With the launch of the long-awaited Shanghai Free Trade Zone (SFTZ) in China on September 29, Shanghai is one large step closer to Premier Li Keqiang’s vision of replacing Hong Kong as the financial hub of Asia. The SFTZ was designed as a pilot program to evaluate the impact of more relaxed financial and political regulations in China’s most populous city. Unfortunately, ongoing regulations and the government’s decision to release few details on the zone itself has resulted in an underwhelming response from investors thus far. Nonetheless, the SFTZ marks a new era in the deregulation of the Chinese economy and presents substantial foreign investment opportunities for countries such as Canada.
The SFTZ is not the first Special Economic Zone (SEZ) in China. Indeed, the Shenzen SEZ was opened nearly 30 years ago. Since then, favorable governmental policies have led to a boom in foreign directed investment (FDI) in Shenzen and Guangdong province, particularly in the manufacturing industry. Since then, numerous special economic zones have been established in China with much success. Thanks in part to these zones, China has achieved some of the highest economic growth rates in the world in recent decades. However, the opening of the SFTZ differs from traditional SEZs as it is not designed for foreign manufacturers but foreign investors. The establishment of foreign banks and investment firms is the goal of the SFTZ.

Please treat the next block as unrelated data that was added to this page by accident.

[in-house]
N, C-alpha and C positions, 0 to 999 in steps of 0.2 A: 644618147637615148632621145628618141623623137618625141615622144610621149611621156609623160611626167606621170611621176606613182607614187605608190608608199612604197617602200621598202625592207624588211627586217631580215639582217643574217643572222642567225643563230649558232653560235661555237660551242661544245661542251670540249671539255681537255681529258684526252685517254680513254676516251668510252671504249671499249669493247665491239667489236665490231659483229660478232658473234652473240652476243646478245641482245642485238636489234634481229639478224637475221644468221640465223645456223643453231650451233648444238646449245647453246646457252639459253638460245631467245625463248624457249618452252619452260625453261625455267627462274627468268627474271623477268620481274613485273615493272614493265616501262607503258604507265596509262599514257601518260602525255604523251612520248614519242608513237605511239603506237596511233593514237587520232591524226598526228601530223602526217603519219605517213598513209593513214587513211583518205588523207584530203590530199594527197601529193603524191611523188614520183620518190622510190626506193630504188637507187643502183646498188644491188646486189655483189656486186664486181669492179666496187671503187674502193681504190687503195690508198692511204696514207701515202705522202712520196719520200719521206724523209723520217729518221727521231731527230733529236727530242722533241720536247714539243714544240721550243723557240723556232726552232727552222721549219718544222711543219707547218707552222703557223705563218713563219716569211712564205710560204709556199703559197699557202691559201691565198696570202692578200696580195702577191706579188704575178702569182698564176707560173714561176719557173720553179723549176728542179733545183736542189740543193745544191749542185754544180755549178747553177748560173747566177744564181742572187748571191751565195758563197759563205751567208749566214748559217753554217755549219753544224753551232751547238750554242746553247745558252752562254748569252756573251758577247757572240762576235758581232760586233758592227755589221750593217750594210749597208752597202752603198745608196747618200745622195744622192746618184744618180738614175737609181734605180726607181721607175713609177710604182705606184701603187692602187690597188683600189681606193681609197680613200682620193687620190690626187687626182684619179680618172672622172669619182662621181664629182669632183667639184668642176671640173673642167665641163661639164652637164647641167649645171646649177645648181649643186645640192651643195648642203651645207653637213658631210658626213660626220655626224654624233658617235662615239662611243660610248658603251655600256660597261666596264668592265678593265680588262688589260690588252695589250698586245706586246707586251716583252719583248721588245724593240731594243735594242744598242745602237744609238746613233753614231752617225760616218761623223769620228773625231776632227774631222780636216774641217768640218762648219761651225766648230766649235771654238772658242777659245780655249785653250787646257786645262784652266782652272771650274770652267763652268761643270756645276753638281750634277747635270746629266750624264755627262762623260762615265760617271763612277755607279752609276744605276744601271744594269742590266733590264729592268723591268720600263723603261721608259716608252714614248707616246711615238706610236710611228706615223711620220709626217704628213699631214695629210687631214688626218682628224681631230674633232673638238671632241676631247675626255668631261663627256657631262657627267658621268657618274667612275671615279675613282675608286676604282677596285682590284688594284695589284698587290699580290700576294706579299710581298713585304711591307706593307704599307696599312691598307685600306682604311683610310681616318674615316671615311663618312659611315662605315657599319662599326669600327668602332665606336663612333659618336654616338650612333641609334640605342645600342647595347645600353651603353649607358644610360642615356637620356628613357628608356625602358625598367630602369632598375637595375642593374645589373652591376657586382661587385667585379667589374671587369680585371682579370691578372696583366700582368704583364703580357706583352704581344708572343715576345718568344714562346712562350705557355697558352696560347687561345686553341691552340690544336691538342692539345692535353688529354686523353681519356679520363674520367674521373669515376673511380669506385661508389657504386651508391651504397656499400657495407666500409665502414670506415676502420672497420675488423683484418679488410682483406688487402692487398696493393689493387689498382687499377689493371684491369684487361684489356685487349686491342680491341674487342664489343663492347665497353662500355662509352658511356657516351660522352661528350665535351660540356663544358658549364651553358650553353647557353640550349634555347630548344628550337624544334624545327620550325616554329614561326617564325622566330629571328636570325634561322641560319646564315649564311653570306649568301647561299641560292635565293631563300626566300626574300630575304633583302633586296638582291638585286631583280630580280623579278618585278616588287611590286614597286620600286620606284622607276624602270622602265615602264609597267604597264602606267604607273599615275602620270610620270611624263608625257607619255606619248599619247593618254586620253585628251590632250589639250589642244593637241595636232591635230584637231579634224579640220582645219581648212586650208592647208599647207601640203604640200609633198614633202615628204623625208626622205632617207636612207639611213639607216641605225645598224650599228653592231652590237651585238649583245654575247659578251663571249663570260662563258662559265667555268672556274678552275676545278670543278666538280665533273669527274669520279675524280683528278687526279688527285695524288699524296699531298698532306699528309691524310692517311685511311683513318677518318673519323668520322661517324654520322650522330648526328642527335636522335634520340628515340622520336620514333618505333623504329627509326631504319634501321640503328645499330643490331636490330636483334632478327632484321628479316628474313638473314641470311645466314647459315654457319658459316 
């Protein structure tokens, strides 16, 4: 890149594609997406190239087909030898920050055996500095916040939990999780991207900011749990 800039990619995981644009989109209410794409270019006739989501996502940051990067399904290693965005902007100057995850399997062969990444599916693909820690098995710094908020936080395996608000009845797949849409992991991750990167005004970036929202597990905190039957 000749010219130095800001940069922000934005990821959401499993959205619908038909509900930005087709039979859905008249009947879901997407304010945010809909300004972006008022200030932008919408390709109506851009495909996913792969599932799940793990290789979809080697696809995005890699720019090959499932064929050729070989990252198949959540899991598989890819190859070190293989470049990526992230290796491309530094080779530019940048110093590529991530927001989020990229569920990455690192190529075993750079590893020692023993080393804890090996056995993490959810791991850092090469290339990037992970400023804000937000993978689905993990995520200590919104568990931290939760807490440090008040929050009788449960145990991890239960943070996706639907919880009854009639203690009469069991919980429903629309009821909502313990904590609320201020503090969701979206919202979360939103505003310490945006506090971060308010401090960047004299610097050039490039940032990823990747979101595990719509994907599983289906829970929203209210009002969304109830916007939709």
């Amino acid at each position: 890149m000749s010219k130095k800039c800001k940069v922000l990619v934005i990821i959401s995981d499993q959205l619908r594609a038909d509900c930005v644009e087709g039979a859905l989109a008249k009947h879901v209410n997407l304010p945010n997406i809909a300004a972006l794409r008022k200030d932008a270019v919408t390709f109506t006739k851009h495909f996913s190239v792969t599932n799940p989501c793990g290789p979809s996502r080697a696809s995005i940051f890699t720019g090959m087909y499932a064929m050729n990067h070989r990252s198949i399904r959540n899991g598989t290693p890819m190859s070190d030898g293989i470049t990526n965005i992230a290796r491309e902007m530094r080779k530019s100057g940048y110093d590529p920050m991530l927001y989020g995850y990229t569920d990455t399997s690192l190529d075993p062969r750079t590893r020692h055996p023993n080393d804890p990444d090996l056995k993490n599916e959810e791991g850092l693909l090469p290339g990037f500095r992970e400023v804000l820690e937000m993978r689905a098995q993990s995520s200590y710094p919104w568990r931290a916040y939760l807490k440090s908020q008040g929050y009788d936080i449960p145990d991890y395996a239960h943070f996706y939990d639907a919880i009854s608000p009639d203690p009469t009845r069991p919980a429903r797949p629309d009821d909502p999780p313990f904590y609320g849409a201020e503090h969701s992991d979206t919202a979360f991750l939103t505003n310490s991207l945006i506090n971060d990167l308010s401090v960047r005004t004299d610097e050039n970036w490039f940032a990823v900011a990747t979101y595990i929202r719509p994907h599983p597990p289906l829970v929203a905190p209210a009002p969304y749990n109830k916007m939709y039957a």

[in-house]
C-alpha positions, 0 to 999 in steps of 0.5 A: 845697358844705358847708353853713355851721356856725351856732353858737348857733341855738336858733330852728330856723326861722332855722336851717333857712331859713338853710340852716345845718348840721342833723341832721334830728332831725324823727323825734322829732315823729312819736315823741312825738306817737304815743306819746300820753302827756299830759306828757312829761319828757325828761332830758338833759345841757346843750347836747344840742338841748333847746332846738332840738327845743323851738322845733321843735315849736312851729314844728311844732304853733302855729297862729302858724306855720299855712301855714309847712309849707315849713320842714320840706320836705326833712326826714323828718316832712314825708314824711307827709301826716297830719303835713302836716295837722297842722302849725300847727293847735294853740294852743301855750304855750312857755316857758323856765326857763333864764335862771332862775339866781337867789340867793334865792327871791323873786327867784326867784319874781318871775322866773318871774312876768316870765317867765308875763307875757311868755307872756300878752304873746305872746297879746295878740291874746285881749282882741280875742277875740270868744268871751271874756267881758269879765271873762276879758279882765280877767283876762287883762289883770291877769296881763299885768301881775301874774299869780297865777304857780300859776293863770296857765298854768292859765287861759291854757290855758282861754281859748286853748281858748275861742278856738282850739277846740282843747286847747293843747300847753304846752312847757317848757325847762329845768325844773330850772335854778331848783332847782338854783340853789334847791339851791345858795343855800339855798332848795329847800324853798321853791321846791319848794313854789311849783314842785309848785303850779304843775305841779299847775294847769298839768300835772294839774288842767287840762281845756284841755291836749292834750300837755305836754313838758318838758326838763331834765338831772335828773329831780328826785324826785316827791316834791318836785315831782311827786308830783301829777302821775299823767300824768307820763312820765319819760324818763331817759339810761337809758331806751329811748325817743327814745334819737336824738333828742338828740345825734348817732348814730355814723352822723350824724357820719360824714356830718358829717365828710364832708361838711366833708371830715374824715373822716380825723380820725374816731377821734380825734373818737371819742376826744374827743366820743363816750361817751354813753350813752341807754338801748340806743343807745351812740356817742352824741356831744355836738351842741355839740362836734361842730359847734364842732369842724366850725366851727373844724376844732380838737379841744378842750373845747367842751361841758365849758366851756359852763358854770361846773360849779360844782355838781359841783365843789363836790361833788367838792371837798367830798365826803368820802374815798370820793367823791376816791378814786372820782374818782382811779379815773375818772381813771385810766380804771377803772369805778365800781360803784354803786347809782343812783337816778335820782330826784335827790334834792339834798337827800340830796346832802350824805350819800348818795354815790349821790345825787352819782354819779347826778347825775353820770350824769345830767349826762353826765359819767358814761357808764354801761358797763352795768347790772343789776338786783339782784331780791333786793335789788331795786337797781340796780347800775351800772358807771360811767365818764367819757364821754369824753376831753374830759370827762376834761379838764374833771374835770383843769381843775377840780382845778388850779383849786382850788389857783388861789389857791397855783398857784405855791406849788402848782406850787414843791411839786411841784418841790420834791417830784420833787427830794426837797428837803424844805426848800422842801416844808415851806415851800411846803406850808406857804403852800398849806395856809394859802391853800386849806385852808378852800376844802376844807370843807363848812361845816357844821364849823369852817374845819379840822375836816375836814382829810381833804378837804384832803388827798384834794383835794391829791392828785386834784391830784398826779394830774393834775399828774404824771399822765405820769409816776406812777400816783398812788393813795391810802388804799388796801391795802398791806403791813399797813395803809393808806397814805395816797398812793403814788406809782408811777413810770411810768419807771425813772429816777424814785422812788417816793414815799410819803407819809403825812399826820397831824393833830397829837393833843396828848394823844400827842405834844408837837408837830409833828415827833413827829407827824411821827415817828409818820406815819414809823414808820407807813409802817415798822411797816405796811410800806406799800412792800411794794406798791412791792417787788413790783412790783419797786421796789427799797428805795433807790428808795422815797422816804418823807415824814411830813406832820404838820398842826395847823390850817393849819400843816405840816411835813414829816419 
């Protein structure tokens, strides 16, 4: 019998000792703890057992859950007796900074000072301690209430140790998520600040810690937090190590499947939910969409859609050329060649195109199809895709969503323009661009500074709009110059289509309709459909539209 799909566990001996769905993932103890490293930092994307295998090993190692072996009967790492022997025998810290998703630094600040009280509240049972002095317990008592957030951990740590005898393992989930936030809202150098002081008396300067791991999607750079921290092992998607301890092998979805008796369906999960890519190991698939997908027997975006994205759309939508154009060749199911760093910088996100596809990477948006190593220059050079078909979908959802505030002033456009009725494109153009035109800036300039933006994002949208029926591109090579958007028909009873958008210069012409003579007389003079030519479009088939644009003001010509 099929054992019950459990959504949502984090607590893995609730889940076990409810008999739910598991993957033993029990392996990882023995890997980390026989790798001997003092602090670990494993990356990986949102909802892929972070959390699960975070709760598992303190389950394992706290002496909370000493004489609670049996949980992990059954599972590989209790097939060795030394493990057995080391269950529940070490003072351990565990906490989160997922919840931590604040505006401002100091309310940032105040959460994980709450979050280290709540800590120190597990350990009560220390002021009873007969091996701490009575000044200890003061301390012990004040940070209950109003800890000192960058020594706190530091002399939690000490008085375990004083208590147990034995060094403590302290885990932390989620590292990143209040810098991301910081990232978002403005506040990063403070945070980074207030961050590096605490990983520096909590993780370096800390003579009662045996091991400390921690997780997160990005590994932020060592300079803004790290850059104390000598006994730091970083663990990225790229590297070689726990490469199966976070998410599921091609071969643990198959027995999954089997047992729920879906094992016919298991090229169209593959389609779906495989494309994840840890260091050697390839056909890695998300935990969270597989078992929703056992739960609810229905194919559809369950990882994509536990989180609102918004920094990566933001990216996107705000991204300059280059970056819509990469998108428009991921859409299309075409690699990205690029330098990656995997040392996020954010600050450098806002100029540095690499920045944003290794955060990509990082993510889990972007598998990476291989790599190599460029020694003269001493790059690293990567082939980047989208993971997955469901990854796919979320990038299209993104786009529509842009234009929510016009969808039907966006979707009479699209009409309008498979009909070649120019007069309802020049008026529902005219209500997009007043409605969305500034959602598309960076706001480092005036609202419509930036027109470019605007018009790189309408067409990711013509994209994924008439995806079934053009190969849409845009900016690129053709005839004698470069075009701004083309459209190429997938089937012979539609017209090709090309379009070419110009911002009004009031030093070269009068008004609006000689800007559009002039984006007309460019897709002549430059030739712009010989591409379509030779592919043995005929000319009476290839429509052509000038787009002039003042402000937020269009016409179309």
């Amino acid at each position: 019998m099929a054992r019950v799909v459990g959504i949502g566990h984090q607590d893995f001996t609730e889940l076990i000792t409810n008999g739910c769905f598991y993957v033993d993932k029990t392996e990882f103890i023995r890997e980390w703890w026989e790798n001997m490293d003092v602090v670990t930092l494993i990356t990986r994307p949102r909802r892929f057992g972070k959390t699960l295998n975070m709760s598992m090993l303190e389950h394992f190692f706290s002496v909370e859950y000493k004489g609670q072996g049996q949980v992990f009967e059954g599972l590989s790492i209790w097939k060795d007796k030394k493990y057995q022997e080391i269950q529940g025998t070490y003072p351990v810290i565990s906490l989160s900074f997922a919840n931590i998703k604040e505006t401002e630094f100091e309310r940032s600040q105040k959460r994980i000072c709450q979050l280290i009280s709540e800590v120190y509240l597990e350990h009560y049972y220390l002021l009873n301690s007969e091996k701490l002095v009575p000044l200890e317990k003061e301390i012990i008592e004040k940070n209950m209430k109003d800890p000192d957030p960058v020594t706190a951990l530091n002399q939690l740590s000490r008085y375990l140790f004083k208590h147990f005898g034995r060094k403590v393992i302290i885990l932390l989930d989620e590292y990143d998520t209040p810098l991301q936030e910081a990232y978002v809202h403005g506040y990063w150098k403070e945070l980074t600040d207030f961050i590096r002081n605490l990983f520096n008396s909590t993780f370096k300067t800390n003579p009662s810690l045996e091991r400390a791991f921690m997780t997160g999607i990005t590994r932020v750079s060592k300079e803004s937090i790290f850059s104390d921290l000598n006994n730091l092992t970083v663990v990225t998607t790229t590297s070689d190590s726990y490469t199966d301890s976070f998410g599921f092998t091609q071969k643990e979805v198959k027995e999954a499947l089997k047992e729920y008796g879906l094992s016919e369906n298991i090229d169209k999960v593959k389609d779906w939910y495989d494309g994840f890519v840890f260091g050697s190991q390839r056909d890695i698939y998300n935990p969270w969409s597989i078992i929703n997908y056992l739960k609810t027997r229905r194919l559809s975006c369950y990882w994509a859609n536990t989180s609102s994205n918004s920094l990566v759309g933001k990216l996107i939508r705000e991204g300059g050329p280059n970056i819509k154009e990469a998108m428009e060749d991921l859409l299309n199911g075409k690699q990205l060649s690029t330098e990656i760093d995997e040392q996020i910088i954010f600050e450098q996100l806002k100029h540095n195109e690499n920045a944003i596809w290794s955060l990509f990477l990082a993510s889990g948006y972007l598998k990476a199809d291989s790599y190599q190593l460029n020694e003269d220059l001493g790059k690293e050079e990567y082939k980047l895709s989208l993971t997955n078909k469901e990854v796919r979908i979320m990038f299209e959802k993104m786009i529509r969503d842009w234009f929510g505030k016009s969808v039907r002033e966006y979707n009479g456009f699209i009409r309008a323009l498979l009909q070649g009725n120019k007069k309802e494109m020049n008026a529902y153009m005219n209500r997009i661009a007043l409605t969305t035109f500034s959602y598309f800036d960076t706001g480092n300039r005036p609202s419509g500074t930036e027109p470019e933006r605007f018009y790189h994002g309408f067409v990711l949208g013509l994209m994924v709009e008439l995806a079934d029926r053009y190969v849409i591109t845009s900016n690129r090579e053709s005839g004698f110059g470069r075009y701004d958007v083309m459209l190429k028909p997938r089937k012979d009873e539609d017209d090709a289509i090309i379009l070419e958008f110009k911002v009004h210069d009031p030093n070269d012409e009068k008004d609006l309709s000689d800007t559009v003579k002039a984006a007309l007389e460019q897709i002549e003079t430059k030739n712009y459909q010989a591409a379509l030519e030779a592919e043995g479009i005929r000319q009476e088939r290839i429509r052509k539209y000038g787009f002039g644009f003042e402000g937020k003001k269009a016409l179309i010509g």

Shanghai is already the financial capital of China, but for it to surpass Hong Kong as a continental finance centre, more business friendly laws are necessary. Government incentives that are essential for the SFTZ to succeed include less stringent trade regulations, lower taxes, an uncensored internet and a legal system that is transparent and sensitive to international norms. Chinese officials have made it clear that removal of censorship and increased corporate tax breaks will not be included in the SFTZ. Furthermore, foreign investors report that the China Banking Regulatory Commission’s current requirement for banks within the SFTZ have a different set of operational standards from the rest of China. As a result, few foreign banks have applied for licensing and the only foreign banks to establish offices in the SFTZ are Citibank, HSBC and DBS. Most of the banks that are currently establishing offices in the SFTZ are Chinese.
Though still in its early days, many experts hope that the SFTZ will become a testing ground for increased convertibility of the Chinese Yuan and a floating interest rate, both of which are currently under tight government control in China. Although an artificially low currency has been instrumental to China’s economic growth over the past three decades, over the long run, China’s current economic practices are not sustainable. A low currency means that Chinese goods are extremely cheap relative to the global market, but the artificially low prices are subsidized by Chinese government. China is essentially paying for foreign consumption.
Market forces will eventually force the deregulation of the Chinese economy. However, sudden deregulation of the Chinese currency exchange will cause great financial turmoil in China as it would lead to a sudden increase in the value of the Yuan which will devastate the manufacturing sector. It is likely that the SFTZ was created in part to test the effects of gradual currency convertibility. A completely deregulated currency will facilitate international trade by increasing global liquidity
Although the launch of the SFTZ may have been a large disappointment for foreign investors, it is important to remember that the Chinese government is very adaptable. The initial release of the Shenzen SEZ was cautious too, but regulations were slowly relaxed to great effect. Given the right conditions, the SFTZ can become a great opportunity for international investors, including those in Canada .